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People Geekly #47

Issue No. 47, brought to you by Culture Amp
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This is the forty-seventh issue of Culture Amp's weekly email updating you on all the best #peoplegeek news around.

 Tweet of the week (2.5 sec)

"The ROI is a strong culture and a company that values its employees. Valued employees = higher service and productivity"

Edcor  (@edcor)
The Asch effect (1.5 min)

The Asch effect is when individuals go along with a majority view, regardless of their own opinions. In the workplace, this can lead to major deficits in productivity.This article gives three suggestions to combat the Asch effect: Appoint a devil’s advocate to provide an alternate or opposing viewpoint. Change team members’ roles occasionally, so they can see things from a different point of view. Try a survey to get people’s true feedback. 

Culture happens (2 min)

In the process of starting a company several things happen. You have your product or service, you get your funding, you begin to grow, but as you do, so does your culture. Companies must be aware of their culture as they grow, and help shape it into what they want it to be. Every little decision - from deciding what kind of desks to get, to where to hold the end-of-the-year party - play into a company’s culture. “Your culture is the sum of all the small decisions you take on a constant basis.”

Google’s People Operations team conducted a study over a two-year period on great teams. They did more than 200 interviews with Googlers, and looking at 250 attributes of 180+ teams. What they discovered was that how team members interact, structure their work and view their contributions matters more than who is on the team. It comes down to five key dynamics: Psychological safety: do the team members feel they can take risks without the fear of embarrassment? Dependability: Can they count on each other to do a good job within given deadlines? Structure and clarity: Are the goals clearly defined for the team? Meaning of work: Do the members of the team feel the work is personally important? and Impact of Work: Do they feel what they’re doing matters?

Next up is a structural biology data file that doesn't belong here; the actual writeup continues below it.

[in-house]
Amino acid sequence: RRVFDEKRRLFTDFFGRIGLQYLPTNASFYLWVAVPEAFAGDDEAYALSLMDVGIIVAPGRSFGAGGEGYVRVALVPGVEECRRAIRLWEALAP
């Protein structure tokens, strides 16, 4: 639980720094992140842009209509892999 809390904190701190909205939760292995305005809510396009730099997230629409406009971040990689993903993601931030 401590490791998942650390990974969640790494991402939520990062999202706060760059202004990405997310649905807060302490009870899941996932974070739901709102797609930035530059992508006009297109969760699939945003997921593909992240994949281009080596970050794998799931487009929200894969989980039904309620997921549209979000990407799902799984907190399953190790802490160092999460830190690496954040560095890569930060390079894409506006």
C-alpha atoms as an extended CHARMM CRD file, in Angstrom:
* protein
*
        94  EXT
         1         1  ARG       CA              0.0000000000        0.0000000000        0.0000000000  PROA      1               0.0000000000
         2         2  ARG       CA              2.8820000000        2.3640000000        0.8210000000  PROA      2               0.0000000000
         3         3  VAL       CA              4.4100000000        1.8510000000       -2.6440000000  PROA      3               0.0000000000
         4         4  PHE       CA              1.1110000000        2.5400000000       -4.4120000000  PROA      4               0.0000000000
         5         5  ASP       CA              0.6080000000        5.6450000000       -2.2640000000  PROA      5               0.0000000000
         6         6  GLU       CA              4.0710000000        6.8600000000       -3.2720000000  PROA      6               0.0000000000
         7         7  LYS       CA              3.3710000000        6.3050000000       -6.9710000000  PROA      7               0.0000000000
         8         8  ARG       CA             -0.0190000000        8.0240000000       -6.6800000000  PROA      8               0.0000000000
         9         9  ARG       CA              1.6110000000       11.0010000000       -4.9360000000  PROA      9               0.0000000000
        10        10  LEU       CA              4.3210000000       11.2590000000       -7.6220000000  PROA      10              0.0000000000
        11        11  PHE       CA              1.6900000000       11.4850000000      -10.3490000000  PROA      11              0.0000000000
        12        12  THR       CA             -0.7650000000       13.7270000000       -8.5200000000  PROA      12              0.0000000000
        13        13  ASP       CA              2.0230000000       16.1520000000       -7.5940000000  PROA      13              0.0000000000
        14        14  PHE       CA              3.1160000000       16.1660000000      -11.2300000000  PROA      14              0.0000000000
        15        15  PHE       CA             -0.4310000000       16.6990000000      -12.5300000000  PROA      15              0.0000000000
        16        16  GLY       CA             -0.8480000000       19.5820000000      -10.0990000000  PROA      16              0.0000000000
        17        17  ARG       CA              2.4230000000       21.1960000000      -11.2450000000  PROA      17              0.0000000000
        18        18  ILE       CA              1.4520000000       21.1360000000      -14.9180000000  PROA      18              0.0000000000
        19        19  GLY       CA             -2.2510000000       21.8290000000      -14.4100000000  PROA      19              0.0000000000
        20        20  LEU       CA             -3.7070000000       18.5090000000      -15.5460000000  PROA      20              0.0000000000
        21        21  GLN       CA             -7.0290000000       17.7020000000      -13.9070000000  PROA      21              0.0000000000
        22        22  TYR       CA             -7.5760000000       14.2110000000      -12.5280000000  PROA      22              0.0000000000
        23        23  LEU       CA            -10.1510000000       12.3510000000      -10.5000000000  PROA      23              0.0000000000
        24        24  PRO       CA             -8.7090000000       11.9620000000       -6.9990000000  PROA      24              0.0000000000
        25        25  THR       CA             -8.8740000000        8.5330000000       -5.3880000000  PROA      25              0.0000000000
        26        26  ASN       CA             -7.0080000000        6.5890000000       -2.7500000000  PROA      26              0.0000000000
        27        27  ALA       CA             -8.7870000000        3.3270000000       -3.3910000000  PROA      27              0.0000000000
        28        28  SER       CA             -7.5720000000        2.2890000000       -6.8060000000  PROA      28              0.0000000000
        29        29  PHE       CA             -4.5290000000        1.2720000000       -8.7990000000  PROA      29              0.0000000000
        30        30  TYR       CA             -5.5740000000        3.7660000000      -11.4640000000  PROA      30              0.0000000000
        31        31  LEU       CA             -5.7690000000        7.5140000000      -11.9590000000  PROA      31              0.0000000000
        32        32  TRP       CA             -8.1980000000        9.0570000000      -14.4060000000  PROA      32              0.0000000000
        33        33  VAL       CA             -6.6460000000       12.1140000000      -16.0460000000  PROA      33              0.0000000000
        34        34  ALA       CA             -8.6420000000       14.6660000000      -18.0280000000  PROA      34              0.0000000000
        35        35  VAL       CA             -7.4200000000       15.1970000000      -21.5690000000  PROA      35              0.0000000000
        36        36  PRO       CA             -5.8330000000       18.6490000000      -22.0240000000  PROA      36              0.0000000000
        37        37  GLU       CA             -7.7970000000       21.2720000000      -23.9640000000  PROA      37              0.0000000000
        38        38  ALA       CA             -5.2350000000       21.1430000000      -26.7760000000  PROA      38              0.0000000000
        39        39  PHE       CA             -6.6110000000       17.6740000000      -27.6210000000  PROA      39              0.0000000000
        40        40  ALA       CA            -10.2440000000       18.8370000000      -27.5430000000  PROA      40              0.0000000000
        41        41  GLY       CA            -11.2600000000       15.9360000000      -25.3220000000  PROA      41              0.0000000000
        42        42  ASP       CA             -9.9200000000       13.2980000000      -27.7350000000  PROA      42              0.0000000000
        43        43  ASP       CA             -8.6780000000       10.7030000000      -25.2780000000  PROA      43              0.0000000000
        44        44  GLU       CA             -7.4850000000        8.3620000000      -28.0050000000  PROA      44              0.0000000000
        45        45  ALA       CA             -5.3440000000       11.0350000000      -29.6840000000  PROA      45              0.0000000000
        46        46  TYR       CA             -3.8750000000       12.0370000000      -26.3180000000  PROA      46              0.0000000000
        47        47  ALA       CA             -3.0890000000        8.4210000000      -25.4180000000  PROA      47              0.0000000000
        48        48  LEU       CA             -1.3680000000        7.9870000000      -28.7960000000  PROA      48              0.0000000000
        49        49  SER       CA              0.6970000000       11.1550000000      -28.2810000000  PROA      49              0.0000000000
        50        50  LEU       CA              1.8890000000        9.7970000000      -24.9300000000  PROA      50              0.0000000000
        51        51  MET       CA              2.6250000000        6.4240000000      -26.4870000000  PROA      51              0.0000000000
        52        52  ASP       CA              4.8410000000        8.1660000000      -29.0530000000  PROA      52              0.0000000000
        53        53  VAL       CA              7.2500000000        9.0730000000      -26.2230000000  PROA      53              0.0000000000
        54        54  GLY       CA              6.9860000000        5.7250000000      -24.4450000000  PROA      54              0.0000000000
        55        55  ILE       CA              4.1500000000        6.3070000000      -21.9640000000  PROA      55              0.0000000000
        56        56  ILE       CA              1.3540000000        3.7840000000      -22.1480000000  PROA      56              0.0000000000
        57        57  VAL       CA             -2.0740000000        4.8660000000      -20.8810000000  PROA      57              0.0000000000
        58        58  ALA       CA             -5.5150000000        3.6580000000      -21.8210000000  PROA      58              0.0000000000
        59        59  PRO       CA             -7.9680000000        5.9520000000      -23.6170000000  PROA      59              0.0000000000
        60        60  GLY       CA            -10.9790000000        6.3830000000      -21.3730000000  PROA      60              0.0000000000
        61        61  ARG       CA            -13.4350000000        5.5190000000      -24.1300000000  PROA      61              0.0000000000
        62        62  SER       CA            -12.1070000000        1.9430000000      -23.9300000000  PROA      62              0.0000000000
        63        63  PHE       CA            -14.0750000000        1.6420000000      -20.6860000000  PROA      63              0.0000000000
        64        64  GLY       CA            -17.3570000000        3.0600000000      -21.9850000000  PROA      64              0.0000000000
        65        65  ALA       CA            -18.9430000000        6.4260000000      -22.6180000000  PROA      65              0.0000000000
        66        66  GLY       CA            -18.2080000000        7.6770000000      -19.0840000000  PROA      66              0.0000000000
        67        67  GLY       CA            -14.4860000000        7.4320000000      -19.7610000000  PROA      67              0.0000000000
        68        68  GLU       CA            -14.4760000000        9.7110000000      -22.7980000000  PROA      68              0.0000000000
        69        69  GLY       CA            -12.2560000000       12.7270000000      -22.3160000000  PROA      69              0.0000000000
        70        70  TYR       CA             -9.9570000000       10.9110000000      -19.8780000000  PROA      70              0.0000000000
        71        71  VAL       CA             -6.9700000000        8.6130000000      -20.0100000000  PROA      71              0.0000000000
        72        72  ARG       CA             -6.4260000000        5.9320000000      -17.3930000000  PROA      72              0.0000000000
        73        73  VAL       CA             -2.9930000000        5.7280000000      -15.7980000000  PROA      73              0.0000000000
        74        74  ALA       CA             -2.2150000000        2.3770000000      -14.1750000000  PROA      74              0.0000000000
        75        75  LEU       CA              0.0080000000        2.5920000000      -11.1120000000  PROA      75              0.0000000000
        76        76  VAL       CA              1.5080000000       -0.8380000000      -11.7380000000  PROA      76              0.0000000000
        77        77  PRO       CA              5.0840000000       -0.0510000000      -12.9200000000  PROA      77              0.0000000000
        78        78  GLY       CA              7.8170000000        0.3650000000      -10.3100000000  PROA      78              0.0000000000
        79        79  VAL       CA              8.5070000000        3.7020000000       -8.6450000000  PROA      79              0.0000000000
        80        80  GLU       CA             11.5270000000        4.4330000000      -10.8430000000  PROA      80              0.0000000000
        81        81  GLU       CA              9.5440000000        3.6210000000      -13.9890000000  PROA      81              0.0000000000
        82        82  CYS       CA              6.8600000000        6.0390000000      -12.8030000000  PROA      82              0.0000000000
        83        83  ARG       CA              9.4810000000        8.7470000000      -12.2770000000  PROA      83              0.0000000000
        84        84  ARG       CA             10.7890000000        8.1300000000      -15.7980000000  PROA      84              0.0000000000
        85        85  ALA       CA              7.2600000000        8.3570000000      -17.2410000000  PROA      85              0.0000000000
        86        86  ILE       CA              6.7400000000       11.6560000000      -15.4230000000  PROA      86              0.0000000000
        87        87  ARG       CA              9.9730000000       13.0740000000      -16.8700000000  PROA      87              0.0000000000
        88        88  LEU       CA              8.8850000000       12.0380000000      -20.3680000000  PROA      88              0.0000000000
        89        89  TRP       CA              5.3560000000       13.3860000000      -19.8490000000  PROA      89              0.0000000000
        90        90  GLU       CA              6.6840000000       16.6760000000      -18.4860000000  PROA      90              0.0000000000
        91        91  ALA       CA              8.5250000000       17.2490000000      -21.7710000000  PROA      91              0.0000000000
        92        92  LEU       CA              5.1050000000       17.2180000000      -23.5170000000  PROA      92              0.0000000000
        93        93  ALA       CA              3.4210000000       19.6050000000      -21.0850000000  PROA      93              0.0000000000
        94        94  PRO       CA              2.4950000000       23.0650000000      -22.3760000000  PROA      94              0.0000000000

Men in the C suite (6.5 min)

Women make up 57% of the workforce in the U.S., but only 14% of the top executive positions at Fortune 500 companies. Studies by HBR show that women are underrepresented in the C suite because they are over-mentored and under-sponsored. Some studies believe that men are able to secure better sponsorships in the workplace simply because the "quid pro quo" nature of the relationship is more understood by men. But that doesn't mean it should be the only reason to get ahead. Organizations need to make a commitment to actively promoting women to executive positions. 

Adam Pisoni reflects on his journey at Yammer from 5 to 500 employees, and what he’d do differently. Pisoni opens with "you need to shift your thinking away from building a great product to building the company that builds the great product.” He goes on to talk about how he organized internally to reflect the product they were delivering. He ends with a great quote "You’re ahead of the game if you recognize that solving the problems you have today are going to create new problems tomorrow”.


San Francisco: After a terrific event last month, we’ve got a more casual Geekup tonight. If you’re not tied up with the rush to Thanksgiving, come join us for a drink. We’ll have our best People Geeks around to share some stories of the Culture x Design conference last month in NYC.

Chicago: Due to the success of our first people geekup last month we are excited to head back to Chicago for #2 on Wednesday, December 9th. Come ready to share a cocktail and some stories with fellow People Geeks. We'll have some people there to share stories from the Culture x Design conference in NYC.

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